Metered parking is available in nearby lots.  Get rates and additional information.

For directions using public transportation visit www.transitchicago.com.

Margaret T. Burroughs Beach and Park

Margaret T. Burroughs Beach and Park

Location Notes: East 31st Street and Fort Dearborn Drive

Hours:

Notes: Distance swimming is available parallel from pier to tower.

Click on the program name links below for program descriptions, availability information and to register online now (if available).

Name Number Type Category Ages Gender Dates Fee
Paratriathlon Training at Burroughs Beach 180262InstructionSports - Track & FieldAnyCoed2017/05/16 20:30From May 16, 2017 to September 5, 2017
Each Tuesday from 3:30pm to 6pm
$0
Paratriathlon Training at Burroughs Beach 180261InstructionSports - Track & FieldAnyCoed2017/05/18 20:30From May 18, 2017 to September 7, 2017
Each Thursday from 3:30pm to 6pm
$0

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Description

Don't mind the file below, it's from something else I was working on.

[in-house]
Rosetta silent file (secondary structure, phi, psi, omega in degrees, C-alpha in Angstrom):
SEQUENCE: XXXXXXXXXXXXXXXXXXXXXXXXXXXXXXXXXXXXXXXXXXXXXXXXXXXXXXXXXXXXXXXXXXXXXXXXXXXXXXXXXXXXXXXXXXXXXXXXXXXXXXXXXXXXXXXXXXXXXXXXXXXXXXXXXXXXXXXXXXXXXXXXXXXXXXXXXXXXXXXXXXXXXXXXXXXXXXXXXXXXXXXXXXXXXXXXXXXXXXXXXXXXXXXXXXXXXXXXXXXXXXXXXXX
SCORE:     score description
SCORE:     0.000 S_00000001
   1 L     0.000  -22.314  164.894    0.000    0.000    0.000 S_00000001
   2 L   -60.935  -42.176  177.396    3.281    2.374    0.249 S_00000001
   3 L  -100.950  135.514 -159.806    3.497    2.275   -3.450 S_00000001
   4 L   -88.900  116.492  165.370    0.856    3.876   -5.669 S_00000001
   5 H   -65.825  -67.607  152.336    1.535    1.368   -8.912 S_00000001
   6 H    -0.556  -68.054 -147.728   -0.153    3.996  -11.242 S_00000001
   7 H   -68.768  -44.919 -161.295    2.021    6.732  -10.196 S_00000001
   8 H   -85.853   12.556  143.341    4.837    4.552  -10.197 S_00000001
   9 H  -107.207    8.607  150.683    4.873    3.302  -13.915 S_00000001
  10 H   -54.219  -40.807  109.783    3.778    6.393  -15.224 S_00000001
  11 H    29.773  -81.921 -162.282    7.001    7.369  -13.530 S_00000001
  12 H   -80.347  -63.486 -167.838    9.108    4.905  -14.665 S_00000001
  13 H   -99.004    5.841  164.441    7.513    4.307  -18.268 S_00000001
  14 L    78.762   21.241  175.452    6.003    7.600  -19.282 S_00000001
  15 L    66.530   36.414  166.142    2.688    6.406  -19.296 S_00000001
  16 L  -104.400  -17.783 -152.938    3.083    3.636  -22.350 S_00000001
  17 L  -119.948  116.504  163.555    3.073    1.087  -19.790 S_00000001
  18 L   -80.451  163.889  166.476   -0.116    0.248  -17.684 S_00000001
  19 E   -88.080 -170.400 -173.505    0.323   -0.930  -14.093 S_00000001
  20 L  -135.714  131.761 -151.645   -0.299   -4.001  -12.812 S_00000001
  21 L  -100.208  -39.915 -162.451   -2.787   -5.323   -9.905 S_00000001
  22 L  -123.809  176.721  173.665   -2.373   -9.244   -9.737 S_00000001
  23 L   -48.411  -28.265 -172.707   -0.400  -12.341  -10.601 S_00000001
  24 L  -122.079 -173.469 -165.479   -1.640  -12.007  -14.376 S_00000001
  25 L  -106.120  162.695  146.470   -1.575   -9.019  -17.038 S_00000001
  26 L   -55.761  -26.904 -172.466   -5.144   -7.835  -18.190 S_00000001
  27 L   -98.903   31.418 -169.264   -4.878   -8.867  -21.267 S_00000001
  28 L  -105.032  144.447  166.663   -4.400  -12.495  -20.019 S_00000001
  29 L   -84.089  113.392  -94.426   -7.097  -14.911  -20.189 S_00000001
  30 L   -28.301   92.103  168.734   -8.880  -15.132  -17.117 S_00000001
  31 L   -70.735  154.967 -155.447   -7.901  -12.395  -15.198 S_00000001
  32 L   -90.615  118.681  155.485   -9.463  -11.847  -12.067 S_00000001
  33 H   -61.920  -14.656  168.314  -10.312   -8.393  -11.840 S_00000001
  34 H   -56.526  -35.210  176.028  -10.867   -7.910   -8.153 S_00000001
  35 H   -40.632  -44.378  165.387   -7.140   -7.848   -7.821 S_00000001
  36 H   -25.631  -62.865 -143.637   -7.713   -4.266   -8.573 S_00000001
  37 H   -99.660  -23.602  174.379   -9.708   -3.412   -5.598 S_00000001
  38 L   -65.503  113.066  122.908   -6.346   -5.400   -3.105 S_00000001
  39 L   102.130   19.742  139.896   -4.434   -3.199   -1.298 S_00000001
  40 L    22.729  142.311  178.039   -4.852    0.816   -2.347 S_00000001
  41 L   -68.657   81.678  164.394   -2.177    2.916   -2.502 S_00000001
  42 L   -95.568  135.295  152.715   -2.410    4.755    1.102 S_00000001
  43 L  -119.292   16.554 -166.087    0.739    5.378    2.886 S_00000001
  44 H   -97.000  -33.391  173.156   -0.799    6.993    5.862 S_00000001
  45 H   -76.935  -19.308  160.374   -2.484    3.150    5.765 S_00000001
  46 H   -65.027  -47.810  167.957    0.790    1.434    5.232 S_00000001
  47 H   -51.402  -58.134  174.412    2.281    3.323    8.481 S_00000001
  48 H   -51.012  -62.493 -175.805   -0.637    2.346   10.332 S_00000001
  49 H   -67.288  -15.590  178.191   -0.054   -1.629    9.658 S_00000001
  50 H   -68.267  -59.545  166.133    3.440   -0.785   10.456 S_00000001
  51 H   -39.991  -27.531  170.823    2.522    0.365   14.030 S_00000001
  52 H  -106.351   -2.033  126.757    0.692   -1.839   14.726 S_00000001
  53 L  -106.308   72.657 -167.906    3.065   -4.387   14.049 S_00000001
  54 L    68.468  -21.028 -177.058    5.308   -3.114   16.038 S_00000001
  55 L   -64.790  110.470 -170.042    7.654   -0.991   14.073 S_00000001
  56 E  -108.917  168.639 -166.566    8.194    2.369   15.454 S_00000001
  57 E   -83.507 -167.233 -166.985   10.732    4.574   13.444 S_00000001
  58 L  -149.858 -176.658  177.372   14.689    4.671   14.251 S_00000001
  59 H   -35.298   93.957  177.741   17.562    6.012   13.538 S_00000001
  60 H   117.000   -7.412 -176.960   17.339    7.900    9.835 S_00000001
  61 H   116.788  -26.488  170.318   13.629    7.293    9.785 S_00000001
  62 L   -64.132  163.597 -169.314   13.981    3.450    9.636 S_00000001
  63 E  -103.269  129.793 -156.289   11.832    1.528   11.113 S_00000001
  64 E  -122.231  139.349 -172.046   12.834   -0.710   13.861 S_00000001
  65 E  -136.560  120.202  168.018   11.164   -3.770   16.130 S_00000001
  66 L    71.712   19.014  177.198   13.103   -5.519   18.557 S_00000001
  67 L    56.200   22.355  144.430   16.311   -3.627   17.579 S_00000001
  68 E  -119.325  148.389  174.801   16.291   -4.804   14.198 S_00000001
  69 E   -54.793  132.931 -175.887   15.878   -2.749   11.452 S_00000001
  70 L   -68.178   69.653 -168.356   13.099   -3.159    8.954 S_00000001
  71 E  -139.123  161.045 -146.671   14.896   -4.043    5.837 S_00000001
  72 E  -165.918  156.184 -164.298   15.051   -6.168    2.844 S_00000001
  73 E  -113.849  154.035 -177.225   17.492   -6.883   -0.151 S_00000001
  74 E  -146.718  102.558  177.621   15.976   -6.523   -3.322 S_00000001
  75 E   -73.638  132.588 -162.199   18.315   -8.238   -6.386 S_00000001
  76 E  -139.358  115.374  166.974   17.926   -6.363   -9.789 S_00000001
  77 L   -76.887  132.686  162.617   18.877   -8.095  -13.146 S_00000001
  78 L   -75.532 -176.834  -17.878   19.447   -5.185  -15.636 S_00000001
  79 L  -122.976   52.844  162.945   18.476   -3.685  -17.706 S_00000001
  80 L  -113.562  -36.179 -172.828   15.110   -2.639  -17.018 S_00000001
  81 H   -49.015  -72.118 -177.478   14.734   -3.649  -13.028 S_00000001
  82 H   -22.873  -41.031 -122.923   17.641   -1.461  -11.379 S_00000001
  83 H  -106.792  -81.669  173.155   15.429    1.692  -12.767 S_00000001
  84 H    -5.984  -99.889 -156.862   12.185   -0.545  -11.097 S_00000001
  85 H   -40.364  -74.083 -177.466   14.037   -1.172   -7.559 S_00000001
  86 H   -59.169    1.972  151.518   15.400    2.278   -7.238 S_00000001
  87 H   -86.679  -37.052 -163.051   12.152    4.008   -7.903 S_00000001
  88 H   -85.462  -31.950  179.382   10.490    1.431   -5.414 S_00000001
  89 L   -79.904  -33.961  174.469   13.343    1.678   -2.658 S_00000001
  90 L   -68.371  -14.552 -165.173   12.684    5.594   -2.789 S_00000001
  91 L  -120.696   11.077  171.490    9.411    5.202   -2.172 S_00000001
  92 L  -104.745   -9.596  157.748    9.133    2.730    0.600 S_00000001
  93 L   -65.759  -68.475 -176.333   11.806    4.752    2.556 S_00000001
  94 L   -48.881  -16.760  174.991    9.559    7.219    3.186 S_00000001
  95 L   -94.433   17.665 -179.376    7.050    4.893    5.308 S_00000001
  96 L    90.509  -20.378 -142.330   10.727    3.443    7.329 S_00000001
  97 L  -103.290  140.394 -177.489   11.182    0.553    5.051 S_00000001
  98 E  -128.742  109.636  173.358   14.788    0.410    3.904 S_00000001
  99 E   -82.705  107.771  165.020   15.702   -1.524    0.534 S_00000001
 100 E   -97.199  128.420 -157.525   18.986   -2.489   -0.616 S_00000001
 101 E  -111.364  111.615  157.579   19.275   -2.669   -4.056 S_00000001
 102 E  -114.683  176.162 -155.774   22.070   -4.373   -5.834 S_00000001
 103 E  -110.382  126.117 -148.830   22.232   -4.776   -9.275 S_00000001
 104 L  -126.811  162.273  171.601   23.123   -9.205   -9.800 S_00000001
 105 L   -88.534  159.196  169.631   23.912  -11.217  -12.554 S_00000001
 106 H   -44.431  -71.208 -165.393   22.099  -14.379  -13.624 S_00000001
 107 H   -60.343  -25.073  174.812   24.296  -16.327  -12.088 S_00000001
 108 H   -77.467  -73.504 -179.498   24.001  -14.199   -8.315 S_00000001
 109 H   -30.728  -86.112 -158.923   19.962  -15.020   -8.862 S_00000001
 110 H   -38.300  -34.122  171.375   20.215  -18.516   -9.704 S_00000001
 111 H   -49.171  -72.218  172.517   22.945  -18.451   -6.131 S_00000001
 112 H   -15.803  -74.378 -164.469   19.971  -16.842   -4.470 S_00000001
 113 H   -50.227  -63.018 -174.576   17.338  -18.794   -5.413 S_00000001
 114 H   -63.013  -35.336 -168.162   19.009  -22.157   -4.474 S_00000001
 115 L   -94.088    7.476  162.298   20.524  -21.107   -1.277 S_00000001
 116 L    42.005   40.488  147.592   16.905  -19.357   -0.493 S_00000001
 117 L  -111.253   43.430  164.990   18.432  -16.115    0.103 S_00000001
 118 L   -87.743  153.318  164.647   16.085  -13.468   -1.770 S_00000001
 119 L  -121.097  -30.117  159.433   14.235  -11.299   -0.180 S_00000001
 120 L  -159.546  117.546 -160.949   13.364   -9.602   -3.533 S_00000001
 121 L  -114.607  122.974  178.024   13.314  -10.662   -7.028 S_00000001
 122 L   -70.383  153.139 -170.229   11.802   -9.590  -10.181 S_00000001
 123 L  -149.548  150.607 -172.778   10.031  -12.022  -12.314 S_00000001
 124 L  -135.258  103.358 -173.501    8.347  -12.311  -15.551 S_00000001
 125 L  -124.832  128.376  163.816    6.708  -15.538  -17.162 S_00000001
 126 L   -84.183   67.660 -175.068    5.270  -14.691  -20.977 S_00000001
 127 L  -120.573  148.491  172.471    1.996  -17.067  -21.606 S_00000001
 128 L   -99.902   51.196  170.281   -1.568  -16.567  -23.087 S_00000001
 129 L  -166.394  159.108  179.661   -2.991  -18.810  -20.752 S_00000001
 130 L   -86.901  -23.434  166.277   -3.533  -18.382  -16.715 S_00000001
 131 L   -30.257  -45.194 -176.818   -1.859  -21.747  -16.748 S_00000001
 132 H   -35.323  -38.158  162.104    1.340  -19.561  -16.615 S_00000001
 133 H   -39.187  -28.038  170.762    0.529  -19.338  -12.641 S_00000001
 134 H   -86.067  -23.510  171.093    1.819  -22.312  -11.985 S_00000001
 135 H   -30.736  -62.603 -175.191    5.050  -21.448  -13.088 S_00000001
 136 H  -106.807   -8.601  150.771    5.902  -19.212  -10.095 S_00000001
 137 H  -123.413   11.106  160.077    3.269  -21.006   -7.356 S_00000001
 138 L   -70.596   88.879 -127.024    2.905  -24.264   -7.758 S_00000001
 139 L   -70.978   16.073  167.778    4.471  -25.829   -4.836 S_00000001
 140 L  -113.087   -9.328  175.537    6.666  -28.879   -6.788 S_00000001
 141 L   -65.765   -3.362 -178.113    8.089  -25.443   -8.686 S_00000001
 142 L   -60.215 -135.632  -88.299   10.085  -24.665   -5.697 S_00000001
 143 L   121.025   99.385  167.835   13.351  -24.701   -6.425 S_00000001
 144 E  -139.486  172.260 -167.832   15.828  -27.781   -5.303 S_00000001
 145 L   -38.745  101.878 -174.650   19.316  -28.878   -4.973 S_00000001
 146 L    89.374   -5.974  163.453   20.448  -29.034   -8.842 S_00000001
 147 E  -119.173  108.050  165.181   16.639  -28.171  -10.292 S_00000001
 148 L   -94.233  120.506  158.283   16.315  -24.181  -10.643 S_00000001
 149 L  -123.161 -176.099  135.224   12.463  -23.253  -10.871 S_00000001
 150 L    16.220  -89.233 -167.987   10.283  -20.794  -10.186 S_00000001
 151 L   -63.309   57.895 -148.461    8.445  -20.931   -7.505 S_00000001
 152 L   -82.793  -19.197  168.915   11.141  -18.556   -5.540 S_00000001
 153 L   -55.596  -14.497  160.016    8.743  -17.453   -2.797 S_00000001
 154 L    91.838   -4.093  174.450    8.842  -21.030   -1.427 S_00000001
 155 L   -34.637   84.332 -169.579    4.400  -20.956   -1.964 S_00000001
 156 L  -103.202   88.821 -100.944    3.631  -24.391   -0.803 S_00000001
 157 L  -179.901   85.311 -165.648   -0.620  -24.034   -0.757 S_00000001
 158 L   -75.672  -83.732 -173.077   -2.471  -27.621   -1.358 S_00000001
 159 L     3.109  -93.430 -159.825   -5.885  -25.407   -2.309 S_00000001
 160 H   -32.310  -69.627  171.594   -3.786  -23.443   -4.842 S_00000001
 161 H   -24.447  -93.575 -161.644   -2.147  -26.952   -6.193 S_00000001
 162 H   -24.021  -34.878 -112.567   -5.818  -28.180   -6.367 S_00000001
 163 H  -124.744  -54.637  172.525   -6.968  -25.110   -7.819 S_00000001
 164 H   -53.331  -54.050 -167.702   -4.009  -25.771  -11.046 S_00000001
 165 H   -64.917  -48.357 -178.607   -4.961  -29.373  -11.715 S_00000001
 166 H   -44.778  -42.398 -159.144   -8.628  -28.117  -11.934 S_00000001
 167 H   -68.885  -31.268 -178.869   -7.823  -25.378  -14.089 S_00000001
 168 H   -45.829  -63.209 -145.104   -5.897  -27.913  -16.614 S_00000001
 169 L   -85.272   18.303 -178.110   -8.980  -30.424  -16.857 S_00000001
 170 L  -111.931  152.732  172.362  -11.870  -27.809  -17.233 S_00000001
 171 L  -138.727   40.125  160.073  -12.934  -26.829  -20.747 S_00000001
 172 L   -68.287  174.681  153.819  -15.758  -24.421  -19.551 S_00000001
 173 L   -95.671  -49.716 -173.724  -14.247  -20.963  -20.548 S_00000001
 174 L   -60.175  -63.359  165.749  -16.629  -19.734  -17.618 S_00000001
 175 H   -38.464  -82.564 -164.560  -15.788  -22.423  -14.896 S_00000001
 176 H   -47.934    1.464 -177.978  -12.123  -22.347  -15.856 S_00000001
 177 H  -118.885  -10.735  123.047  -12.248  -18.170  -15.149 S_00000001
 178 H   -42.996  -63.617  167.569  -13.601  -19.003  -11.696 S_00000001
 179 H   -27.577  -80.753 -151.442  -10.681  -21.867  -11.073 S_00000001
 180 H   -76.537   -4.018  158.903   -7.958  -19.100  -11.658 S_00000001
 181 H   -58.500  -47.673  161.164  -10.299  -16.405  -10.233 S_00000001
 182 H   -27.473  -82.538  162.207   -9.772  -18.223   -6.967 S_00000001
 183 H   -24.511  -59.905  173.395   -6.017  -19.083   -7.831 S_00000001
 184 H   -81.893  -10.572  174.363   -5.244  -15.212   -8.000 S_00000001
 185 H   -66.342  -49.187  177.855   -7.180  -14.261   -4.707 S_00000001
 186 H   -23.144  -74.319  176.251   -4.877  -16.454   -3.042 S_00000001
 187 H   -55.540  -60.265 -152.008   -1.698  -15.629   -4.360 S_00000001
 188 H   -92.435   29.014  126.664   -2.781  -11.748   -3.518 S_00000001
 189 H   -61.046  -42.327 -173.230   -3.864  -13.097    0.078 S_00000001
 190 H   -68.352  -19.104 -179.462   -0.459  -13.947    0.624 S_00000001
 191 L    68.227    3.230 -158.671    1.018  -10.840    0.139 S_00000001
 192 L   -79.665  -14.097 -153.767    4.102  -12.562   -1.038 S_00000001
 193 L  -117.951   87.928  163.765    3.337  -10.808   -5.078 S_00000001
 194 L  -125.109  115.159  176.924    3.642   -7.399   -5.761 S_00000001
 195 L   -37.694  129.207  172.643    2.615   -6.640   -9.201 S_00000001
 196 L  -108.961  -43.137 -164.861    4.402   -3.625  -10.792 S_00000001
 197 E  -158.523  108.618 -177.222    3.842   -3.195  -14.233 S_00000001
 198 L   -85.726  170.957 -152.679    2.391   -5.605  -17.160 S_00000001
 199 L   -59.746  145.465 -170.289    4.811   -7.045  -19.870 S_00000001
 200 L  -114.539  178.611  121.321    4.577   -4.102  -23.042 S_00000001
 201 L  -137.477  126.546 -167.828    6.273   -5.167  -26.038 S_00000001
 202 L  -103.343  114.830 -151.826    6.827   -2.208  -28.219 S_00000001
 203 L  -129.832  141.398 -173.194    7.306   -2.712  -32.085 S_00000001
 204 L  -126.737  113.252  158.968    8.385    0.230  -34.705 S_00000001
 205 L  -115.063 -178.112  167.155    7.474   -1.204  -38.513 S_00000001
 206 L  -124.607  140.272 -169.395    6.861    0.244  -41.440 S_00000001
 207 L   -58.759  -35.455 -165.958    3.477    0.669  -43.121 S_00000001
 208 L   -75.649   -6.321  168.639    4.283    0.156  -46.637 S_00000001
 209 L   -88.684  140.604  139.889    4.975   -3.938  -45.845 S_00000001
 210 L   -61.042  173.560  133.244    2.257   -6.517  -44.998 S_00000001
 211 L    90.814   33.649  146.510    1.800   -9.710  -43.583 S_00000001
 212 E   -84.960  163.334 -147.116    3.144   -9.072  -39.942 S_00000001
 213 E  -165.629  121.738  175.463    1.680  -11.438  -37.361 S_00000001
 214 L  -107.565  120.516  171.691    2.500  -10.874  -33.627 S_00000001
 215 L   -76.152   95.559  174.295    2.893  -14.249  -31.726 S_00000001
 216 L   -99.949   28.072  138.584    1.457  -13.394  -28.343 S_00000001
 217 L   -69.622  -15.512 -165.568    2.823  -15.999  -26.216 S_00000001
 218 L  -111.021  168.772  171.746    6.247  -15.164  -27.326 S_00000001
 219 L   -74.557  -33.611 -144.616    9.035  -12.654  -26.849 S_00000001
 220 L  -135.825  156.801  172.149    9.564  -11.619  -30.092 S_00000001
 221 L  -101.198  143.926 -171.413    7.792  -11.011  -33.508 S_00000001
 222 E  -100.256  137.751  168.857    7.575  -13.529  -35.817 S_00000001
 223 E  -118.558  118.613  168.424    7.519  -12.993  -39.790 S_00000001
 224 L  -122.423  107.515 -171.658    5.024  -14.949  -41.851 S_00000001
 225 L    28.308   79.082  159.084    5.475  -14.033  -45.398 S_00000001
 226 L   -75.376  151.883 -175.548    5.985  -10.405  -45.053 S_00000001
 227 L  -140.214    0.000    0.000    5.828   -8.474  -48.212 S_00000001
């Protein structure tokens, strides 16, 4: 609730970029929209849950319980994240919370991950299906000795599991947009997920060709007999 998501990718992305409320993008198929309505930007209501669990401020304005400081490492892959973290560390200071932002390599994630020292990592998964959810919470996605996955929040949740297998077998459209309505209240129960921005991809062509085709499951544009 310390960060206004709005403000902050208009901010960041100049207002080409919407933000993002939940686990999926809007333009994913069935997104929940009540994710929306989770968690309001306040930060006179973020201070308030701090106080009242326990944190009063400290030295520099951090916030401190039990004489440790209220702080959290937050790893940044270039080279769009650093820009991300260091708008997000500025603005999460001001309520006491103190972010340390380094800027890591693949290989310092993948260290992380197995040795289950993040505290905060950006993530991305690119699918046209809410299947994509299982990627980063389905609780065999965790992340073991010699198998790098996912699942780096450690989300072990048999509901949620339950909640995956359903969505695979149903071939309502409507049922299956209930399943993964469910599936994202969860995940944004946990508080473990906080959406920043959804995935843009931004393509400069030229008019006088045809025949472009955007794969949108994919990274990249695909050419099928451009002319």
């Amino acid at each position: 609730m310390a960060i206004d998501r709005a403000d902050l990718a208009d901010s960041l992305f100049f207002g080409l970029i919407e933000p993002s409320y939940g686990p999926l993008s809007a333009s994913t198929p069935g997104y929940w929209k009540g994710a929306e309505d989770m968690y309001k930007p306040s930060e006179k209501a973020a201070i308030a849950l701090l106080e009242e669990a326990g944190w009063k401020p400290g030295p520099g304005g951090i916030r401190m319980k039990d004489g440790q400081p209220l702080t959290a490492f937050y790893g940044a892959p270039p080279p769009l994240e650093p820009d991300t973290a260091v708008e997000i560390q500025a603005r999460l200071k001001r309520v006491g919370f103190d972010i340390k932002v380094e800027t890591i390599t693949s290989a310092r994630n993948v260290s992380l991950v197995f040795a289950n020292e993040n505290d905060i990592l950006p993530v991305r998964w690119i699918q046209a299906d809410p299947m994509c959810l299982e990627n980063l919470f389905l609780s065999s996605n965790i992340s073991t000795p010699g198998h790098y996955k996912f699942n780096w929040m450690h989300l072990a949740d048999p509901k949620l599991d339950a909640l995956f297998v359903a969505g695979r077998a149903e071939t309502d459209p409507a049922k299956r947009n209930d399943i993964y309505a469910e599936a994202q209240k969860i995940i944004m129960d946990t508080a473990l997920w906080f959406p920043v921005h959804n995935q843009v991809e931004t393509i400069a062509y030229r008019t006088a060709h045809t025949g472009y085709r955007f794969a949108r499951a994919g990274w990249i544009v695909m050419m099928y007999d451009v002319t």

Located between 26th and 31st Streets on Chicago’s lakefront, Margaret T. Burroughs Beach and Park is a lovely part of Burnham Park.  The site has an accessible bathing beach, a new LEED certified beach house  with food concessions and restrooms.  Distance swimming is available parallel from pier to tower.  There is also a reconstructed lakefront revetment, trails and a shoreline that affords incredible vistas of Chicago’s skyline.  A commemorative boulder is dedicated to the victims of Chicago’s 1919 Race Riot which began in Lake Michigan near 27th Street.  In 2009, Students from York High School in Elmhurst donated this boulder which incorporates inspiring quotes by Dr. Martin Luther King.  Along the north side of the parkland, there is approximately five acres of the Burnham Centennial Prairie.  The park also offers a soft surface playground/water spray and stone climbing wall in the Edwin C. Berry playground.. 

Just south of the Margaret T. Burroughs Beach and Park is the 31st Street Harbor with 1000 floating slips.  The harbor area includes an ADA accessible playground, along with a green roof and picnic elements above an indoor parking garage that will also function as a winter boat storage area. A public fishing dock, along with community room, harbor store and offices is available.

 

FACILITIES

FACILITY TYPE ADDRESS DESCRIPTOR QTY NOTES
Beach East 31st Street and Fort Dearborn Drive 0 Distance swimming is available parallel from pier to tower.
Concessions 31st Street Beach House, 3100 S. Lake Shore Dr. 0